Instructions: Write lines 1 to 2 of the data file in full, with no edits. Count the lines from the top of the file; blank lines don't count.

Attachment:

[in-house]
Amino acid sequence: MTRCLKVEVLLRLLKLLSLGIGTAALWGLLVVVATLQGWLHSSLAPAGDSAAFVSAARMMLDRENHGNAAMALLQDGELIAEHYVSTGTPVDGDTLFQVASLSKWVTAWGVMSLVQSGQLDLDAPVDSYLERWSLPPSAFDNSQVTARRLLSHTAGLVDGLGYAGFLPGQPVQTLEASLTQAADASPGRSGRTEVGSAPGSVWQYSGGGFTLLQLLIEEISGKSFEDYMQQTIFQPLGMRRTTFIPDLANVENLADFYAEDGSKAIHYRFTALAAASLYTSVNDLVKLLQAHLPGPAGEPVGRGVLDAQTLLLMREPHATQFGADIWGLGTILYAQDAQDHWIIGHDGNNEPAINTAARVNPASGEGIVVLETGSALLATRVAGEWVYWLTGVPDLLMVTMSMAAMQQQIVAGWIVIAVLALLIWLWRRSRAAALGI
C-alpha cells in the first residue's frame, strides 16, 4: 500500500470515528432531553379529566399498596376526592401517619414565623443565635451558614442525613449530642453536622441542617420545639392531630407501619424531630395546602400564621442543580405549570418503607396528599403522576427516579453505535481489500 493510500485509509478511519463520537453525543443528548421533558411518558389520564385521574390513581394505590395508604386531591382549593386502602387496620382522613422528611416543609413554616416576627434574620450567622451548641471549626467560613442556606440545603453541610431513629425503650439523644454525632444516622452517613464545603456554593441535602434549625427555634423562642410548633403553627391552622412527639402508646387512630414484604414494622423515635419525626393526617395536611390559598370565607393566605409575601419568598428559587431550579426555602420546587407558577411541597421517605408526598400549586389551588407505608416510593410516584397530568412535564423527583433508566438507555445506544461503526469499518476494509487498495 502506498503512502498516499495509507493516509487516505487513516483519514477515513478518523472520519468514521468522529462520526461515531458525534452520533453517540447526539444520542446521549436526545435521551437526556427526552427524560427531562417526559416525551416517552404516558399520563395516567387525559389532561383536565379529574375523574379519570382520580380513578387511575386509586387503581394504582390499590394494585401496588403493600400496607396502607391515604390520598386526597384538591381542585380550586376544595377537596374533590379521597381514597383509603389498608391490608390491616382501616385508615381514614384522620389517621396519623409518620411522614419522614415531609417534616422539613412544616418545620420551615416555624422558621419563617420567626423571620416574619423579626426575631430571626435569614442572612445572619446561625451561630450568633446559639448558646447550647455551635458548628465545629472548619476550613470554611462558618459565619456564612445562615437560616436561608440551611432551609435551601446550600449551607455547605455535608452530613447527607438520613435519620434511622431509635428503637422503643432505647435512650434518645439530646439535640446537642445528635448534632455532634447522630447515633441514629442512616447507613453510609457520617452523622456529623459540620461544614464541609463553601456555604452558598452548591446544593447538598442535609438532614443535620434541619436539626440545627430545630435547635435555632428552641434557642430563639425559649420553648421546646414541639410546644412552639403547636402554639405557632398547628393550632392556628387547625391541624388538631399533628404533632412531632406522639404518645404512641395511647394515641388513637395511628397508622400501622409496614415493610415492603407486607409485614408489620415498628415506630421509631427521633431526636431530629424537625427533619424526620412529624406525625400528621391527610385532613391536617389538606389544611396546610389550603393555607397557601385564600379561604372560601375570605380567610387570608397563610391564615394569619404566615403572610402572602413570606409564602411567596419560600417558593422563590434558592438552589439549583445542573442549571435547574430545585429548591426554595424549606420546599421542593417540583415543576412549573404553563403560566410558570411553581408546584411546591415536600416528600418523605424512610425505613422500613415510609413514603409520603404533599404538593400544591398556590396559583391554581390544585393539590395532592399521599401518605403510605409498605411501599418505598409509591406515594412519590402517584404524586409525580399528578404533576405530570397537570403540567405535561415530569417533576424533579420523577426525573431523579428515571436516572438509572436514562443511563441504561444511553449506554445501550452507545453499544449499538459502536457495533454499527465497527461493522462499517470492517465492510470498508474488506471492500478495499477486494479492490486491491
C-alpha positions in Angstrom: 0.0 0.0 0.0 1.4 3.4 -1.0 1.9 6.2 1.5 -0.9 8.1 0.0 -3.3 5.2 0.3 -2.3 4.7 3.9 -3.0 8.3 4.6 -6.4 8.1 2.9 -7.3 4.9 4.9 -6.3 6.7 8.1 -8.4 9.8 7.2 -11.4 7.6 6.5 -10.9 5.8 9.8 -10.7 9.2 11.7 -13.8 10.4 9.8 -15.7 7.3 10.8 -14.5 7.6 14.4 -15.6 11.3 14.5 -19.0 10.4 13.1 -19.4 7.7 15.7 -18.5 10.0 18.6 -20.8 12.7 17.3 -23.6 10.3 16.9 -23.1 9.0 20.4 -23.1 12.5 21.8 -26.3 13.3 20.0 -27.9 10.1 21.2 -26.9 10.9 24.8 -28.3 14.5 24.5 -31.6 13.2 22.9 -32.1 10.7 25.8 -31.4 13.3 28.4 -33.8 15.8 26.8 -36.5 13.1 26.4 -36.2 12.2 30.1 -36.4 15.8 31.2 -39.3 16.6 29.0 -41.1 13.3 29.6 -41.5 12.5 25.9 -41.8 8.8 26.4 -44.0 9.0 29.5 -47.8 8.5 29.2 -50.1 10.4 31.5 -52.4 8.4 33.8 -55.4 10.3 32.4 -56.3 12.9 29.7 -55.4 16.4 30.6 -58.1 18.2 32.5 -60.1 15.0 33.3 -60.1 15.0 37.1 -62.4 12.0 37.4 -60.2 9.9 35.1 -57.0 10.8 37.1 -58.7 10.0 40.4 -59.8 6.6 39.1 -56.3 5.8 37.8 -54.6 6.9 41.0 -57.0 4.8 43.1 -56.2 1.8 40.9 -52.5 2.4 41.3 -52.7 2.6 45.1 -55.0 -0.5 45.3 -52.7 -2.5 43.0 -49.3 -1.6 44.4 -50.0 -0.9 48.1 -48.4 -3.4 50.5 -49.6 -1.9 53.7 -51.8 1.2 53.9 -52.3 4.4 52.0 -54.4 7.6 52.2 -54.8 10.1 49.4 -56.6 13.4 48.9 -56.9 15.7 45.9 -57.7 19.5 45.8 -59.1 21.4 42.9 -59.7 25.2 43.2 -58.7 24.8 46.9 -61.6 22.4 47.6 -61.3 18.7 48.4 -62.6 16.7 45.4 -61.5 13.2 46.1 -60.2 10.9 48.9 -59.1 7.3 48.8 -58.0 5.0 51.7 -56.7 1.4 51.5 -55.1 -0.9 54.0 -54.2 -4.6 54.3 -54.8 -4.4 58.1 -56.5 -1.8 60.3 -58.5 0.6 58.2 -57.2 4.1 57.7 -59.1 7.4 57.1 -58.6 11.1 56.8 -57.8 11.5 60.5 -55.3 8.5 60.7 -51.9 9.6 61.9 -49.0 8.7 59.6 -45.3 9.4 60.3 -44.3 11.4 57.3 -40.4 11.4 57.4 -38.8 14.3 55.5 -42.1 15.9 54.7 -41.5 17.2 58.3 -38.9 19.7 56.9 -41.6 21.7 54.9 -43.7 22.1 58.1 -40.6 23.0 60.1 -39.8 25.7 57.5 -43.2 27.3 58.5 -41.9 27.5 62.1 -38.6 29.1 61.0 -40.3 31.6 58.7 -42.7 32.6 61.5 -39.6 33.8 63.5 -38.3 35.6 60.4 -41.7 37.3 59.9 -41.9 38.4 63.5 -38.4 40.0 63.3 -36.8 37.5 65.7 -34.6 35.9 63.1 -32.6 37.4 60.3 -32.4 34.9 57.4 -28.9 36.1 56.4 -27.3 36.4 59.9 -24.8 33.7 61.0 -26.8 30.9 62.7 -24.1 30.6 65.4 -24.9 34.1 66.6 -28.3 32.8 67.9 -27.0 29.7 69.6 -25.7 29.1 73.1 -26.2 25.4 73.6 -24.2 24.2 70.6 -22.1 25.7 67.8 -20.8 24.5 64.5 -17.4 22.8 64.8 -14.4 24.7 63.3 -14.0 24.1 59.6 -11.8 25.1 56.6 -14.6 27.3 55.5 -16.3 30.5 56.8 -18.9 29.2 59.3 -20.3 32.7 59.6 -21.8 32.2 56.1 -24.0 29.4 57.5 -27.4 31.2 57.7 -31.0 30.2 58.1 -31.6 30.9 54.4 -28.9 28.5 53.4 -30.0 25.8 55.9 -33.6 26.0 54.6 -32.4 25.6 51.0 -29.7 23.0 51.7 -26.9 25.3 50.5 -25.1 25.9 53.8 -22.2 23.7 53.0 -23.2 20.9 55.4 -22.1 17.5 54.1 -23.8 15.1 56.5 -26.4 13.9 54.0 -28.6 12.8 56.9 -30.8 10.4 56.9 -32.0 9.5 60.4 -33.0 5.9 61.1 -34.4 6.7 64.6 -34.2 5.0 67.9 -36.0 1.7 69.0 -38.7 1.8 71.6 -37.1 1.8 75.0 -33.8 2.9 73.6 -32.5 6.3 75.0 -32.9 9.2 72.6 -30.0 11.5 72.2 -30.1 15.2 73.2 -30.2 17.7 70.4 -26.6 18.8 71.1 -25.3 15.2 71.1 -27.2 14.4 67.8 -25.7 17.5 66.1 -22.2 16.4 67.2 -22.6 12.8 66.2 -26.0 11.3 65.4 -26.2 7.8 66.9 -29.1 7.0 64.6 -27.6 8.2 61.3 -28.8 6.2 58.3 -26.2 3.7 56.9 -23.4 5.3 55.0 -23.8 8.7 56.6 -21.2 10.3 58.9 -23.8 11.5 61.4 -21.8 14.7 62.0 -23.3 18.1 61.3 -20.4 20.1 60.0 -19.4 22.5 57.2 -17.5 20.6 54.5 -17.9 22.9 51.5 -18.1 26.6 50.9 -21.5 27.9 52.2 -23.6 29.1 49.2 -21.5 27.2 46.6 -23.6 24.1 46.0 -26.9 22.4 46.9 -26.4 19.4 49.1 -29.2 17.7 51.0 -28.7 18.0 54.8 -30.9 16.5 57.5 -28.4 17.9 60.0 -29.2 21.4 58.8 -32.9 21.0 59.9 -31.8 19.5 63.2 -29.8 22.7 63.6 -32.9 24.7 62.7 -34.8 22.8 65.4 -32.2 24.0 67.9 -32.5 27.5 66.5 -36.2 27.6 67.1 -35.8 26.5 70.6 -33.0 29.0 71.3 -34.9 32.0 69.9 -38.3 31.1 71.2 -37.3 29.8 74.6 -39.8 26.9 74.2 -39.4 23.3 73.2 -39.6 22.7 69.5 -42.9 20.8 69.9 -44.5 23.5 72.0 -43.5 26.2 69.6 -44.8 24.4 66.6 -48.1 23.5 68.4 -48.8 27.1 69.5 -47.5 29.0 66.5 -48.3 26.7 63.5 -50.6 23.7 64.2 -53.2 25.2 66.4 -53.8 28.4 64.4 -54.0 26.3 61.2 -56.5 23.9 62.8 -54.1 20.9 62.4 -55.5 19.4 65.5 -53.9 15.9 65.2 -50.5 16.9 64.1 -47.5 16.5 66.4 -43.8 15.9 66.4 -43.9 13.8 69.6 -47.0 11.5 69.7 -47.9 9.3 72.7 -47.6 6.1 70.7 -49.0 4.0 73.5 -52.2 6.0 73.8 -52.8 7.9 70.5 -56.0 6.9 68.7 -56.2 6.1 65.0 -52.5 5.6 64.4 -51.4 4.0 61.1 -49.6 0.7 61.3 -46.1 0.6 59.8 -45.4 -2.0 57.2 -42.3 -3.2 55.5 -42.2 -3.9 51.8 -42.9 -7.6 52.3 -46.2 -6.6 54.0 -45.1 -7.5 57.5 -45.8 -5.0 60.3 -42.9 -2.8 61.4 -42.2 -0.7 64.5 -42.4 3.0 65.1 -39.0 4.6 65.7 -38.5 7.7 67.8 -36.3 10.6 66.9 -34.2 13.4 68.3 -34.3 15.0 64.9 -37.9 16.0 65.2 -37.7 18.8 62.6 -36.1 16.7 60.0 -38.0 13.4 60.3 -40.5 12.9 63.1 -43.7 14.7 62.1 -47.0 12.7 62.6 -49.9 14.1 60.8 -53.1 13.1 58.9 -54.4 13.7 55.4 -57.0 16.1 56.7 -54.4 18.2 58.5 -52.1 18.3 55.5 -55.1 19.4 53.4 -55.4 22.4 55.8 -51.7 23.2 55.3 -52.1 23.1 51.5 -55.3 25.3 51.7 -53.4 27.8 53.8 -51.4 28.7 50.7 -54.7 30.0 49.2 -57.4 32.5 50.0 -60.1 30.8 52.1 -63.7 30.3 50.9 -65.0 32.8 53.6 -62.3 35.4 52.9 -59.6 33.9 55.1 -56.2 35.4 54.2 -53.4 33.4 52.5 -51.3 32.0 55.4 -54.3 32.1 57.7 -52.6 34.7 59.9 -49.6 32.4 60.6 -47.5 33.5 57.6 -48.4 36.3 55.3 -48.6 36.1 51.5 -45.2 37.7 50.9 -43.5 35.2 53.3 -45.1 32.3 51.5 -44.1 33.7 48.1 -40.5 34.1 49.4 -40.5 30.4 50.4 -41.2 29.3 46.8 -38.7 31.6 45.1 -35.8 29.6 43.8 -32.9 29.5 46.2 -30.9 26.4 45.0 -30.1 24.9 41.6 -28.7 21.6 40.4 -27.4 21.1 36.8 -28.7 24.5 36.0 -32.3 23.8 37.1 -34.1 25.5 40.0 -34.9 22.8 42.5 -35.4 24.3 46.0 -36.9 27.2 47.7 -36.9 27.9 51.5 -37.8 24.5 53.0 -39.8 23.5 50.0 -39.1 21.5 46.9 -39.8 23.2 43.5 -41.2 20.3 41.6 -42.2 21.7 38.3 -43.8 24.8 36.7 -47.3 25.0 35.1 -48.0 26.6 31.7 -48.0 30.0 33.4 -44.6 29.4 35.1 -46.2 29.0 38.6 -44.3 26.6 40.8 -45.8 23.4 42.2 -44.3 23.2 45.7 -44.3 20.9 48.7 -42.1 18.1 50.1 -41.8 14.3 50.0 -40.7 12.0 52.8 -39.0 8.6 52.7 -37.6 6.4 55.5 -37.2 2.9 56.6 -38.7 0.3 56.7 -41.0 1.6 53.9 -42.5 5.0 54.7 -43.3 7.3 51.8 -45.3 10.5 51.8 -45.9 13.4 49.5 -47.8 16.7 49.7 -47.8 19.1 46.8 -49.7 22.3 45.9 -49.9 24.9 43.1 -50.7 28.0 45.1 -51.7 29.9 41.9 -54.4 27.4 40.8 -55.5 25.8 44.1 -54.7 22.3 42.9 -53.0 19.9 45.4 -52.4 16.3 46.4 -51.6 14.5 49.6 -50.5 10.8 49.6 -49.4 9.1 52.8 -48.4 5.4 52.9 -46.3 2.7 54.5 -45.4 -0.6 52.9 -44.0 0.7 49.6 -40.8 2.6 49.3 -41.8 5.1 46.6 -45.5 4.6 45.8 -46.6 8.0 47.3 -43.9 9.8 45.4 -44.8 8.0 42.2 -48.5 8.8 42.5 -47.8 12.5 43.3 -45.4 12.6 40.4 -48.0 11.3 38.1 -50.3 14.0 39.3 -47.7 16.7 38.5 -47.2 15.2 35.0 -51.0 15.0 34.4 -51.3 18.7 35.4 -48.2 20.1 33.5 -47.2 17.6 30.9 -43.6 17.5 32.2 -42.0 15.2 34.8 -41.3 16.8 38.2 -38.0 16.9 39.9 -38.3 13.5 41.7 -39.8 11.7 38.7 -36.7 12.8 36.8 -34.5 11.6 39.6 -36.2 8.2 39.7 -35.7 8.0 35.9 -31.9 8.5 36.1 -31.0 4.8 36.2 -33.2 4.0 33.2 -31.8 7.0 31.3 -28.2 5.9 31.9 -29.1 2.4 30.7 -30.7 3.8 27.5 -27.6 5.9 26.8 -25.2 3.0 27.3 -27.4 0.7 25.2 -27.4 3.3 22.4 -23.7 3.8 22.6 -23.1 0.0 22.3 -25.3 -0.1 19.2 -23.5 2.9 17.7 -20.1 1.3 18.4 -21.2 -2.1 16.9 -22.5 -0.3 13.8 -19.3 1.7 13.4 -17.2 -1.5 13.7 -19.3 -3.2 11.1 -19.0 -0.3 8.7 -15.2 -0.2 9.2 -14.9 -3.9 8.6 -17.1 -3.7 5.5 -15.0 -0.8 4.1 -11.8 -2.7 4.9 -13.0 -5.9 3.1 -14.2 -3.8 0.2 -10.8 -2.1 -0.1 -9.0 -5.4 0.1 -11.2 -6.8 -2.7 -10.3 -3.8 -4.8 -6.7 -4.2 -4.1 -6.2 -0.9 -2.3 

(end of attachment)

[in-house]
Amino acid sequence: MTRCLKVEVLLRLLKLLSLGIGTAALWGLLVVVATLQGWLHSSLAPAGDSAAFVSAARMMLDRENHGNAAMALLQDGELIAEHYVSTGTPVDGDTLFQVASLSKWVTAWGVMSLVQSGQLDLDAPVDSYLERWSLPPSAFDNSQVTARRLLSHTAGLVDGLGYAGFLPGQPVQTLEASLTQAADASPGRSGRTEVGSAPGSVWQYSGGGFTLLQLLIEEISGKSFEDYMQQTIFQPLGMRRTTFIPDLANVENLADFYAEDGSKAIHYRFTALAAASLYTSVNDLVKLLQAHLPGPAGEPVGRGVLDAQTLLLMREPHATQFGADIWGLGTILYAQDAQDHWIIGHDGNNEPAINTAARVNPASGEGIVVLETGSALLATRVAGEWVYWLTGVPDLLMVTMSMAAMQQQIVAGWIVIAVLALLIWLWRRSRAAALGI